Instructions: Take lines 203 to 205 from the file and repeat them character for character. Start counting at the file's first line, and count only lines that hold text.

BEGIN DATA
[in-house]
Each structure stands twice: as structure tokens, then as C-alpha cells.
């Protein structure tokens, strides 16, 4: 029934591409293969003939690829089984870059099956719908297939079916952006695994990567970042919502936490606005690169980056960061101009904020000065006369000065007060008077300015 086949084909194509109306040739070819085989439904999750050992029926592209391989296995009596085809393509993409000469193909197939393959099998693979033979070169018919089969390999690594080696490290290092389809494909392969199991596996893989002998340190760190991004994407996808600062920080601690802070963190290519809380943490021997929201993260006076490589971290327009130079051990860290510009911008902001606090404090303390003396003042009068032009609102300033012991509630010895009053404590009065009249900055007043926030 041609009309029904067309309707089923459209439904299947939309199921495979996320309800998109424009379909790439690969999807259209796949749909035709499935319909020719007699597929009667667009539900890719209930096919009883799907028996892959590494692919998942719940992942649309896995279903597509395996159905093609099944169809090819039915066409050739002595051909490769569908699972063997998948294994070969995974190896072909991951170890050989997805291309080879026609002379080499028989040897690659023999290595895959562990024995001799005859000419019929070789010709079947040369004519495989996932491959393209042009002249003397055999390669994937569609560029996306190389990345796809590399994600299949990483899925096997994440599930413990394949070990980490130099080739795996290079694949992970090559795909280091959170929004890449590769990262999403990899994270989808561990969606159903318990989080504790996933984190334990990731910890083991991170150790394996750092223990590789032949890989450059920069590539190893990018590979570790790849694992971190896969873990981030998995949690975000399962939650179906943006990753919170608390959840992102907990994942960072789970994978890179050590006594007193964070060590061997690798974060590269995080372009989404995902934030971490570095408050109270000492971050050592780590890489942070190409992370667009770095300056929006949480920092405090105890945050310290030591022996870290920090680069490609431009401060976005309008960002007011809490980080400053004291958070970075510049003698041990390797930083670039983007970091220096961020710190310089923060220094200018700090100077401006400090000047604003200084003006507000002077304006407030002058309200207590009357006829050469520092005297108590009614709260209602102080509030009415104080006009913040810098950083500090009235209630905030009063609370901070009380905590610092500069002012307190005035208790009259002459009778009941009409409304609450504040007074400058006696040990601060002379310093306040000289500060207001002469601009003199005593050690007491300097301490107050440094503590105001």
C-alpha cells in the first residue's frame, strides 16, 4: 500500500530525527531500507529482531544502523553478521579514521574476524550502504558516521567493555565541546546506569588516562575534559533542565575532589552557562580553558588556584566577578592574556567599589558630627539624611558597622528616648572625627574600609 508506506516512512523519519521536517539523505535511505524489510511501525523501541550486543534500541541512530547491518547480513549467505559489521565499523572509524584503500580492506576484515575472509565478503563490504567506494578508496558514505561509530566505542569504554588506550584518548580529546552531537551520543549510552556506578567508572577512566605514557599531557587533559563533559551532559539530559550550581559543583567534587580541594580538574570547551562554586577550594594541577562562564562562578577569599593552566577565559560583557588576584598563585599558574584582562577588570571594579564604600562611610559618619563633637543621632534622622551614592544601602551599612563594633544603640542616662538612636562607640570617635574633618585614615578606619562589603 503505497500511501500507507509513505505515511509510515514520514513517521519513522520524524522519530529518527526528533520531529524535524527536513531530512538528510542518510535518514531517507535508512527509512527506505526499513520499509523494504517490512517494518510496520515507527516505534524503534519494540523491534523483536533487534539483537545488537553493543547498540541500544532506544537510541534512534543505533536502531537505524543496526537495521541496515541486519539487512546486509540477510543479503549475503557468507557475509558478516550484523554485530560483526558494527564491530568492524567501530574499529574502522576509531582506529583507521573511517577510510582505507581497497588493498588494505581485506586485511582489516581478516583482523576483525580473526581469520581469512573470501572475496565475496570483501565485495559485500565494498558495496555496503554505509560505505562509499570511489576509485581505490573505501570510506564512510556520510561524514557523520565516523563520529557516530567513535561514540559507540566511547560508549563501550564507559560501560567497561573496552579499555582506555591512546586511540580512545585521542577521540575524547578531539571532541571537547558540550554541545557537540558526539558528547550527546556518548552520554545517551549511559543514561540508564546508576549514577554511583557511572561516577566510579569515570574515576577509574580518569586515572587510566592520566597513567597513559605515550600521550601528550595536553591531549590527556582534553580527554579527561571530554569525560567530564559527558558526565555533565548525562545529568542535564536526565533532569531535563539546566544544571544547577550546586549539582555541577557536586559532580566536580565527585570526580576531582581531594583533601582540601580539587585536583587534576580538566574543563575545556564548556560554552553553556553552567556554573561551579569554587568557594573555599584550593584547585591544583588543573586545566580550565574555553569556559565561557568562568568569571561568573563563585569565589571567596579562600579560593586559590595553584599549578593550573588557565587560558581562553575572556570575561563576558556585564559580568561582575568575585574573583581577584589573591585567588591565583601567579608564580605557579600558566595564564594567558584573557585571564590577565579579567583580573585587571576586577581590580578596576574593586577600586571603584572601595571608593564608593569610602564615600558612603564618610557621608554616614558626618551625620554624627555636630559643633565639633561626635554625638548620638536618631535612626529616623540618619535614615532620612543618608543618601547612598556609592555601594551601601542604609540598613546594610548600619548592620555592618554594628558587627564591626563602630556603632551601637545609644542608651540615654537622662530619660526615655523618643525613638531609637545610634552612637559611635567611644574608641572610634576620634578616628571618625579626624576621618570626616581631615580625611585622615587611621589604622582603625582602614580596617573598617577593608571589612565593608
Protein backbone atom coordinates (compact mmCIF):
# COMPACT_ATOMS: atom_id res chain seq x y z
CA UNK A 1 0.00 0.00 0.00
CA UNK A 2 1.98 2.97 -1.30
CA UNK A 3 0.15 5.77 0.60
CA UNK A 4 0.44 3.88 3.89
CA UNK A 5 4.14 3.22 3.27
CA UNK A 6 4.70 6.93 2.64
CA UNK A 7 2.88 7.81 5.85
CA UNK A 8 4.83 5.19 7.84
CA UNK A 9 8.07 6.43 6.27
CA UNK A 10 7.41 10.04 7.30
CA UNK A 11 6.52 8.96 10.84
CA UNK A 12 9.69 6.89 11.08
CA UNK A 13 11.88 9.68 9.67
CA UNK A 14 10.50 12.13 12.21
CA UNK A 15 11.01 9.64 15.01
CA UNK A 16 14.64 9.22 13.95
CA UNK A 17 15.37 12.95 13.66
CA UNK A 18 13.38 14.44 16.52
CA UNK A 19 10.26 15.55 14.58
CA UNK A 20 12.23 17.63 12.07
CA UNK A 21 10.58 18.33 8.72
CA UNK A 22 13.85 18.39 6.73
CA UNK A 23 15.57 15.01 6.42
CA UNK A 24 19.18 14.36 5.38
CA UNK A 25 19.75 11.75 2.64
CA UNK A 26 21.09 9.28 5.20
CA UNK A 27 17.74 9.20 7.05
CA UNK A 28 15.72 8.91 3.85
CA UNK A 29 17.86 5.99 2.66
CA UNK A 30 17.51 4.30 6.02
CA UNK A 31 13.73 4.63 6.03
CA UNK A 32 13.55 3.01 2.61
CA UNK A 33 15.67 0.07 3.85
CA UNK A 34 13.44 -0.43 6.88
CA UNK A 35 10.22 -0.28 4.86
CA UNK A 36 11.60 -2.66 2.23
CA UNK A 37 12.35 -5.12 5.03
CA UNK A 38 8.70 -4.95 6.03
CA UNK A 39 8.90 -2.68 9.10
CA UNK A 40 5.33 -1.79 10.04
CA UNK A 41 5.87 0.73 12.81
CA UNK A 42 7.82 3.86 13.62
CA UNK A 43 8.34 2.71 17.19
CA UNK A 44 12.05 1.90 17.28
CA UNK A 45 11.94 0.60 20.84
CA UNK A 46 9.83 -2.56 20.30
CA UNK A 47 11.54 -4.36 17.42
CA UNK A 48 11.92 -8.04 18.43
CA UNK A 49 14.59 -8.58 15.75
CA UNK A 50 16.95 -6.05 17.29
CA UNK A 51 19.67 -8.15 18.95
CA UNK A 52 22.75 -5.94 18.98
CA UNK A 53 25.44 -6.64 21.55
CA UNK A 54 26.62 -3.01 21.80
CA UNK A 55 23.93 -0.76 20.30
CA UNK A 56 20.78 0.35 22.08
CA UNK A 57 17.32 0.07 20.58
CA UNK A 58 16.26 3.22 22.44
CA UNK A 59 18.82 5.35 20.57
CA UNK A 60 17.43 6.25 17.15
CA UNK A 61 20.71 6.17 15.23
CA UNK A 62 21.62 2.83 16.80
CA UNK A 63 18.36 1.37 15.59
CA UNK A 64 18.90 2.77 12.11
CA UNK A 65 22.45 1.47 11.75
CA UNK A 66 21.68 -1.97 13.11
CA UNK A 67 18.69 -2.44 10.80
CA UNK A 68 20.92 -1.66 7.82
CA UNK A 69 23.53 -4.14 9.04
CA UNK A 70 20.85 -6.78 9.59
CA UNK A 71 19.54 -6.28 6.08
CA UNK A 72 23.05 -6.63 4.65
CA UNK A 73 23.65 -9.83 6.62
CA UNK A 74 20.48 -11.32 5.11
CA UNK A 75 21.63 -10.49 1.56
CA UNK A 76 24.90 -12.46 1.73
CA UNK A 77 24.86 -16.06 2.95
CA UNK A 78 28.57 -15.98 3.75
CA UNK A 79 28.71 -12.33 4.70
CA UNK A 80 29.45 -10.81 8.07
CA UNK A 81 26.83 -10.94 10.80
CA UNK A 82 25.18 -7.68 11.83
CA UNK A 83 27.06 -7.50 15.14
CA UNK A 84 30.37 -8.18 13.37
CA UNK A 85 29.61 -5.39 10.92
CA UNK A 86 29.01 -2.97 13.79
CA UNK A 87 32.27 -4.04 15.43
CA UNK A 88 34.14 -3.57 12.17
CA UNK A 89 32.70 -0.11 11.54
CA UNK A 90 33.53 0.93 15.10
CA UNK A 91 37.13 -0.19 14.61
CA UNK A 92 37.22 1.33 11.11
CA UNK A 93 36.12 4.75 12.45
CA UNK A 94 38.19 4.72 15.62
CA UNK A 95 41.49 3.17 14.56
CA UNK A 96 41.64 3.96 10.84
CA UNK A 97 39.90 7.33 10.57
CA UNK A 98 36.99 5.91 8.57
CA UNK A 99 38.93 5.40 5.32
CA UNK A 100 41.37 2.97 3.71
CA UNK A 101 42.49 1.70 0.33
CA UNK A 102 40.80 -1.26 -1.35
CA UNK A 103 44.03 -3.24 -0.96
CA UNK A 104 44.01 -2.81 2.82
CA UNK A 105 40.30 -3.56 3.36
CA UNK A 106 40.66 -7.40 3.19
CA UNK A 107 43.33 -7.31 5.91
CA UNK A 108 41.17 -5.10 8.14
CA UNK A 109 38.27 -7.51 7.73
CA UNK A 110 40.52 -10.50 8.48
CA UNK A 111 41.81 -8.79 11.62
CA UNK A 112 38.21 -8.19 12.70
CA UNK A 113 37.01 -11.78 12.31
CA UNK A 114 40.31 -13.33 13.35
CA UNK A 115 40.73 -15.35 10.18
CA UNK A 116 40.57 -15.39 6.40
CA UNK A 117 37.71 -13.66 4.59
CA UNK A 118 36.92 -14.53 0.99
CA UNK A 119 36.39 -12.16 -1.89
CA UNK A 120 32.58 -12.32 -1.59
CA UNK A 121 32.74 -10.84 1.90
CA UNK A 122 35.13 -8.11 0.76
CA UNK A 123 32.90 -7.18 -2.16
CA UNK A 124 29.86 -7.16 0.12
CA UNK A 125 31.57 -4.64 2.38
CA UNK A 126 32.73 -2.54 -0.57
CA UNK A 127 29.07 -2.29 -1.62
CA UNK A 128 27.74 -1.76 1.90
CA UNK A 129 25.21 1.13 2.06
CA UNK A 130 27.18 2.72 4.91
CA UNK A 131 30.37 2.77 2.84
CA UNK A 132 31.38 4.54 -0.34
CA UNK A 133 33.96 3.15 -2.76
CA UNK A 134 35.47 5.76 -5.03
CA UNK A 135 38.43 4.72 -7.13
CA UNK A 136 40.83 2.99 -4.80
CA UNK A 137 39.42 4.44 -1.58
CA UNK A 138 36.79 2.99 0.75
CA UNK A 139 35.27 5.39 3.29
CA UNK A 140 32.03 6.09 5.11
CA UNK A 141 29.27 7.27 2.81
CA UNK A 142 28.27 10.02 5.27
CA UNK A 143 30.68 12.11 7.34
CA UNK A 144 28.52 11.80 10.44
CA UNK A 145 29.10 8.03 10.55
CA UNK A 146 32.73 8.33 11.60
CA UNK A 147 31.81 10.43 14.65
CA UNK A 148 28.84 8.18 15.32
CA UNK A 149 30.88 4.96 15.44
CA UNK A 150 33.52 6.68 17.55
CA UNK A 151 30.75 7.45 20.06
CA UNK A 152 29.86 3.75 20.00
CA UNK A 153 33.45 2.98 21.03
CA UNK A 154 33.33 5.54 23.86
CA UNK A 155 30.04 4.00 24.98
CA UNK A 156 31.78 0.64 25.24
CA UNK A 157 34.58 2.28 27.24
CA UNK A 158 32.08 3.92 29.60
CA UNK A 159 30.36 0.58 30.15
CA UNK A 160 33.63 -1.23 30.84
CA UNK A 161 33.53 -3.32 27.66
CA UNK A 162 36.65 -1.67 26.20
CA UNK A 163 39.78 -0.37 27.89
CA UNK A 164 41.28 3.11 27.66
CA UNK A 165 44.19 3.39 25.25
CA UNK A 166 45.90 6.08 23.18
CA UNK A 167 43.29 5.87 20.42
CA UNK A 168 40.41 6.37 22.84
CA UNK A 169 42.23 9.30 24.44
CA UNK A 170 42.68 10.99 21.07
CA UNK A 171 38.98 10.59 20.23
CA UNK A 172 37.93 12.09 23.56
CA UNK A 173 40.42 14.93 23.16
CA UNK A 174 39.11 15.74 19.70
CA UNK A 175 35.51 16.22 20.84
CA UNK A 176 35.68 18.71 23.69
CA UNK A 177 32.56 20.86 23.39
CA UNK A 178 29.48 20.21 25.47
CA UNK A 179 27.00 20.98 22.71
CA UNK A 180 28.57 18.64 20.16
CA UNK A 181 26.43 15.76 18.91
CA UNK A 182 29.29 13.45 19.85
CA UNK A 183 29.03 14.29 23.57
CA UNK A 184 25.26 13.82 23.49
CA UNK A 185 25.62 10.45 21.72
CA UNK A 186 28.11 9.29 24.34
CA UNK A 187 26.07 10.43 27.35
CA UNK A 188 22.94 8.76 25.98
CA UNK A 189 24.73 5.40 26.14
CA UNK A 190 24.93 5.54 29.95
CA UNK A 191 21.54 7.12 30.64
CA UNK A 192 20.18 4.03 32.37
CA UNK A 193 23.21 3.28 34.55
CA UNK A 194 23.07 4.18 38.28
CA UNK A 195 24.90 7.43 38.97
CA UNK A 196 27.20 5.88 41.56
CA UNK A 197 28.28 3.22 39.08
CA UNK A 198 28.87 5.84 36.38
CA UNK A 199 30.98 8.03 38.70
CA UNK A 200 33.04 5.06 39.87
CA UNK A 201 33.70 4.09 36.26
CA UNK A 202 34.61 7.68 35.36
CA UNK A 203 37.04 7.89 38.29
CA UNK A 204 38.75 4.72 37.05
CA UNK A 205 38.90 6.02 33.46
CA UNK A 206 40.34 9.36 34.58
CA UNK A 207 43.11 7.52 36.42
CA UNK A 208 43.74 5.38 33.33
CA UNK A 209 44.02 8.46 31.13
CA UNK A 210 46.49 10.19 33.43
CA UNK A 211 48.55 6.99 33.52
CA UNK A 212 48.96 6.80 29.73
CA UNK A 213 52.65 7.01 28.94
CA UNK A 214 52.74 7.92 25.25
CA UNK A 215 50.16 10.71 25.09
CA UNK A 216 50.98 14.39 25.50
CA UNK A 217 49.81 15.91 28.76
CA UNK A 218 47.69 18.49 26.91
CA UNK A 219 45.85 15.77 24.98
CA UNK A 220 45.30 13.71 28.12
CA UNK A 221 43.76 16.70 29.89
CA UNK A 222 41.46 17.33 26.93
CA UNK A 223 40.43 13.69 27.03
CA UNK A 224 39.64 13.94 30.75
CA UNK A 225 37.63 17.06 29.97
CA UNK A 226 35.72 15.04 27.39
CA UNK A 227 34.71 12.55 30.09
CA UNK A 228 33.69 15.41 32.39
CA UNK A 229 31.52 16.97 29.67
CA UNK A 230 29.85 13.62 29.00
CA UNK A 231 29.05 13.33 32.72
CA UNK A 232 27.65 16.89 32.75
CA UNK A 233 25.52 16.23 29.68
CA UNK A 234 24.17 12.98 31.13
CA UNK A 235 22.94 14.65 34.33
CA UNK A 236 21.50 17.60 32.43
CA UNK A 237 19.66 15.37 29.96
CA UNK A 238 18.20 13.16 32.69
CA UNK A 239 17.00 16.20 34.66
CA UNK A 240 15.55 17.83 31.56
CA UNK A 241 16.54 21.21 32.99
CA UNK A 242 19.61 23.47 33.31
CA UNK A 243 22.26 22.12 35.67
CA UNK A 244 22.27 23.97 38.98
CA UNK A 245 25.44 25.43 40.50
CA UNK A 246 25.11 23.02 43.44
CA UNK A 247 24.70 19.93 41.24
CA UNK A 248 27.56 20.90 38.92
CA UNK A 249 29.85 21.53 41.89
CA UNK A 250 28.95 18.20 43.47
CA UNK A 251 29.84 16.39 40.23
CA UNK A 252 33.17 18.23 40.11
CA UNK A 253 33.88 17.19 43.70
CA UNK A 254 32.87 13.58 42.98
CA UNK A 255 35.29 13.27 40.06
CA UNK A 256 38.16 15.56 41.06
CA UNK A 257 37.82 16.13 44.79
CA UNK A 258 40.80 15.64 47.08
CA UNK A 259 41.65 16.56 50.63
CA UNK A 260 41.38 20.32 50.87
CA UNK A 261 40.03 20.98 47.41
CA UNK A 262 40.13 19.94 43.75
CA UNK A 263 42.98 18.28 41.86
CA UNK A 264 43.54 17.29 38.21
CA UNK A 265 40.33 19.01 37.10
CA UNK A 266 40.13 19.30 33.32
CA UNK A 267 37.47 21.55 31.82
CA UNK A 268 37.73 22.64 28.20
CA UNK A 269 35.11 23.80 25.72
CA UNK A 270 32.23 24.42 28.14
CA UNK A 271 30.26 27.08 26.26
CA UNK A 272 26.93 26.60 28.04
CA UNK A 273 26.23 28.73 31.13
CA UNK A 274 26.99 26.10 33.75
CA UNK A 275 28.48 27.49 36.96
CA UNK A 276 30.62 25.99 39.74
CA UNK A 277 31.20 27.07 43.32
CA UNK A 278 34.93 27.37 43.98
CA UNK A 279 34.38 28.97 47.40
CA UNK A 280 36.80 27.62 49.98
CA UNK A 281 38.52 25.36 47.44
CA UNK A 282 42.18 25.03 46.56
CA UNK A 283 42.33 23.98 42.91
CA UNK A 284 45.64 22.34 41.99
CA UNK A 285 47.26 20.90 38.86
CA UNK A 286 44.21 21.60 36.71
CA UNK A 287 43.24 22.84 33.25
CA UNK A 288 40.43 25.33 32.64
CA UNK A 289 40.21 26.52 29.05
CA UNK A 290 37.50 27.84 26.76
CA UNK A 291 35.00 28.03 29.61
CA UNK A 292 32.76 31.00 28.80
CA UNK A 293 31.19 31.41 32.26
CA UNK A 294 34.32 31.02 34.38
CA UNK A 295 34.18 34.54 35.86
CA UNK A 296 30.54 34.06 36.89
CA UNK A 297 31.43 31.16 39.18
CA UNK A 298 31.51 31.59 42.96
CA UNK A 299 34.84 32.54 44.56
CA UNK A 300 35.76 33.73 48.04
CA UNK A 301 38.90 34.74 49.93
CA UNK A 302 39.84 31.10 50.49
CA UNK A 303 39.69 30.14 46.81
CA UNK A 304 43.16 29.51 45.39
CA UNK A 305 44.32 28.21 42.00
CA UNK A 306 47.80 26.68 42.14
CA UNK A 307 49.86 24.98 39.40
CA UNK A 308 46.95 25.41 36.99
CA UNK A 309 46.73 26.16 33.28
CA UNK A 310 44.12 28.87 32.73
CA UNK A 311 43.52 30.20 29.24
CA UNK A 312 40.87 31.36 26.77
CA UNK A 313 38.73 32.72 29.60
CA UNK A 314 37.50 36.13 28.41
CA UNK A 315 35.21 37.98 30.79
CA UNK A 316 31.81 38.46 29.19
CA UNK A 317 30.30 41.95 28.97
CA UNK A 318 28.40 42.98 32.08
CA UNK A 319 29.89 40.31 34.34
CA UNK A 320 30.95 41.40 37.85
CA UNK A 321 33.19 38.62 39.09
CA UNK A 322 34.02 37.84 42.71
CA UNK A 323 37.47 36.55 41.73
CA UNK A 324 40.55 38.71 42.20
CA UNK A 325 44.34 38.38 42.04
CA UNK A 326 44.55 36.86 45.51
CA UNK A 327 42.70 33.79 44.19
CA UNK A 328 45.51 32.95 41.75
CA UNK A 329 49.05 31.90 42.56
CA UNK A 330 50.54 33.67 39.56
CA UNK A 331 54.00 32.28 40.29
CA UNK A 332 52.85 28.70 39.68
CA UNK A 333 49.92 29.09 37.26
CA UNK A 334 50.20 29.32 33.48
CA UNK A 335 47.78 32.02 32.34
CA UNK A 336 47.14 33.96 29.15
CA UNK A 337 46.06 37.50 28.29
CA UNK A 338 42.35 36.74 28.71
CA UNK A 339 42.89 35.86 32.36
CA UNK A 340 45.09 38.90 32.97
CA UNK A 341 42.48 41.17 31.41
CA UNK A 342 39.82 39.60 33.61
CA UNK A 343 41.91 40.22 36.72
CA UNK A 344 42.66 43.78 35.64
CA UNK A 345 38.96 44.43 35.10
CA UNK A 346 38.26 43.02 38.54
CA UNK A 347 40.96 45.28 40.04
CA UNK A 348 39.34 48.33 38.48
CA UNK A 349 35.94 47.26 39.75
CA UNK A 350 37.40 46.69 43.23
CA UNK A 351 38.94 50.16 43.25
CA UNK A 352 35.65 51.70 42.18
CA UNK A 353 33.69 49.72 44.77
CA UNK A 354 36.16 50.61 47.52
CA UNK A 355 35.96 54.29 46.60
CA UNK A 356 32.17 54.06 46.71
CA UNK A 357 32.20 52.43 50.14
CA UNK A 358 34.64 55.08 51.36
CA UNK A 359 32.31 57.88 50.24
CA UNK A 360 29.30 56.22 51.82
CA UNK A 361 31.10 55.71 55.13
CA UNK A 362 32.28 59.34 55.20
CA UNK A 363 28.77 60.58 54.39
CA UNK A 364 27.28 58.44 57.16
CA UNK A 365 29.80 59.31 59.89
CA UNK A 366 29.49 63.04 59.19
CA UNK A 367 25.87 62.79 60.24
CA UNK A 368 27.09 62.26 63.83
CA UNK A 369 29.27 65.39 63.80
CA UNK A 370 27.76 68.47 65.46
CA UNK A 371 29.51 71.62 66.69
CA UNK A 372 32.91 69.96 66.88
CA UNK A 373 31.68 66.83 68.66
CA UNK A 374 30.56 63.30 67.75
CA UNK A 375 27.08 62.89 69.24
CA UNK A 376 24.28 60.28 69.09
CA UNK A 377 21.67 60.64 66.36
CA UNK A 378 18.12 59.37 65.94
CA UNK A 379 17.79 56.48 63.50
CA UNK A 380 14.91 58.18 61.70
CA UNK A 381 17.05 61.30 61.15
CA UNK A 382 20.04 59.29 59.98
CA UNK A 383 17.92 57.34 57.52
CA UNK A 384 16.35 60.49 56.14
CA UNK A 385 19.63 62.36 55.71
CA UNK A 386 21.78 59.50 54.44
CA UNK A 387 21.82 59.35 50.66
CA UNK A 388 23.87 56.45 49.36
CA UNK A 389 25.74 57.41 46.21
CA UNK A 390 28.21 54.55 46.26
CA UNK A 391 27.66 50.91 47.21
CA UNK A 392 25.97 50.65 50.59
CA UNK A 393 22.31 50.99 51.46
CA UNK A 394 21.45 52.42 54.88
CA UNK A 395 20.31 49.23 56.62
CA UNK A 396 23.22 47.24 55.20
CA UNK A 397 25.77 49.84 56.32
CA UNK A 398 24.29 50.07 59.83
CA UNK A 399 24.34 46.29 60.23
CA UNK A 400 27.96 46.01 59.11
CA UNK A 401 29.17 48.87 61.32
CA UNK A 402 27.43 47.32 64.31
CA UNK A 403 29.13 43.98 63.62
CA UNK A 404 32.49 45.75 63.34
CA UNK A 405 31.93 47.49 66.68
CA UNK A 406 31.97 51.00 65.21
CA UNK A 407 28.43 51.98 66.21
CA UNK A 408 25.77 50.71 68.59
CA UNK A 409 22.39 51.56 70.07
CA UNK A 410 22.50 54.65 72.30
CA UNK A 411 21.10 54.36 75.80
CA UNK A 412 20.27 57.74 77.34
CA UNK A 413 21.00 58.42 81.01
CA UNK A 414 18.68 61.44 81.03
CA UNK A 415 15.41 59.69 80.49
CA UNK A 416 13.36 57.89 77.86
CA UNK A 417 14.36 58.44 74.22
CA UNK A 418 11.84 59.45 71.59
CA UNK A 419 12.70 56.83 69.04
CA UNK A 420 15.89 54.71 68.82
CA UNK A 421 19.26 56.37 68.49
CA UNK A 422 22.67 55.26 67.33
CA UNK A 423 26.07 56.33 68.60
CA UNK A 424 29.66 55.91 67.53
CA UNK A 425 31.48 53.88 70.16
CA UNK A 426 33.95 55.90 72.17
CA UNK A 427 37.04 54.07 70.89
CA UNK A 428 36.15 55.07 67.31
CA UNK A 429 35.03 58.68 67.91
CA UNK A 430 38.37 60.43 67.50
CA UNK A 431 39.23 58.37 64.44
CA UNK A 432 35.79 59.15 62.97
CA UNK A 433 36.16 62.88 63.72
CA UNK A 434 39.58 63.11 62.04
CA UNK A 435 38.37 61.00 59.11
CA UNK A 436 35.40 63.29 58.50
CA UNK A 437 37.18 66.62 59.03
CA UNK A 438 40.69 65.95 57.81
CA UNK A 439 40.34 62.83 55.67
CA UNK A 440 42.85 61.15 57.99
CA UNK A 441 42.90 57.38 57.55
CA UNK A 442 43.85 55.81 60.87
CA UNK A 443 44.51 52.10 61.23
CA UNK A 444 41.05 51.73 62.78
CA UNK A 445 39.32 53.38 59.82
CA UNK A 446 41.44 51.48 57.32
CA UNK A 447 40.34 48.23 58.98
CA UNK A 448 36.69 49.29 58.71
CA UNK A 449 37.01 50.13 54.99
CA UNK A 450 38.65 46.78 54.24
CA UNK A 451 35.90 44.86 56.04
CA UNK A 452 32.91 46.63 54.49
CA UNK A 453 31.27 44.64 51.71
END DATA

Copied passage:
CA UNK A 197 28.28 3.22 39.08
CA UNK A 198 28.87 5.84 36.38
CA UNK A 199 30.98 8.03 38.70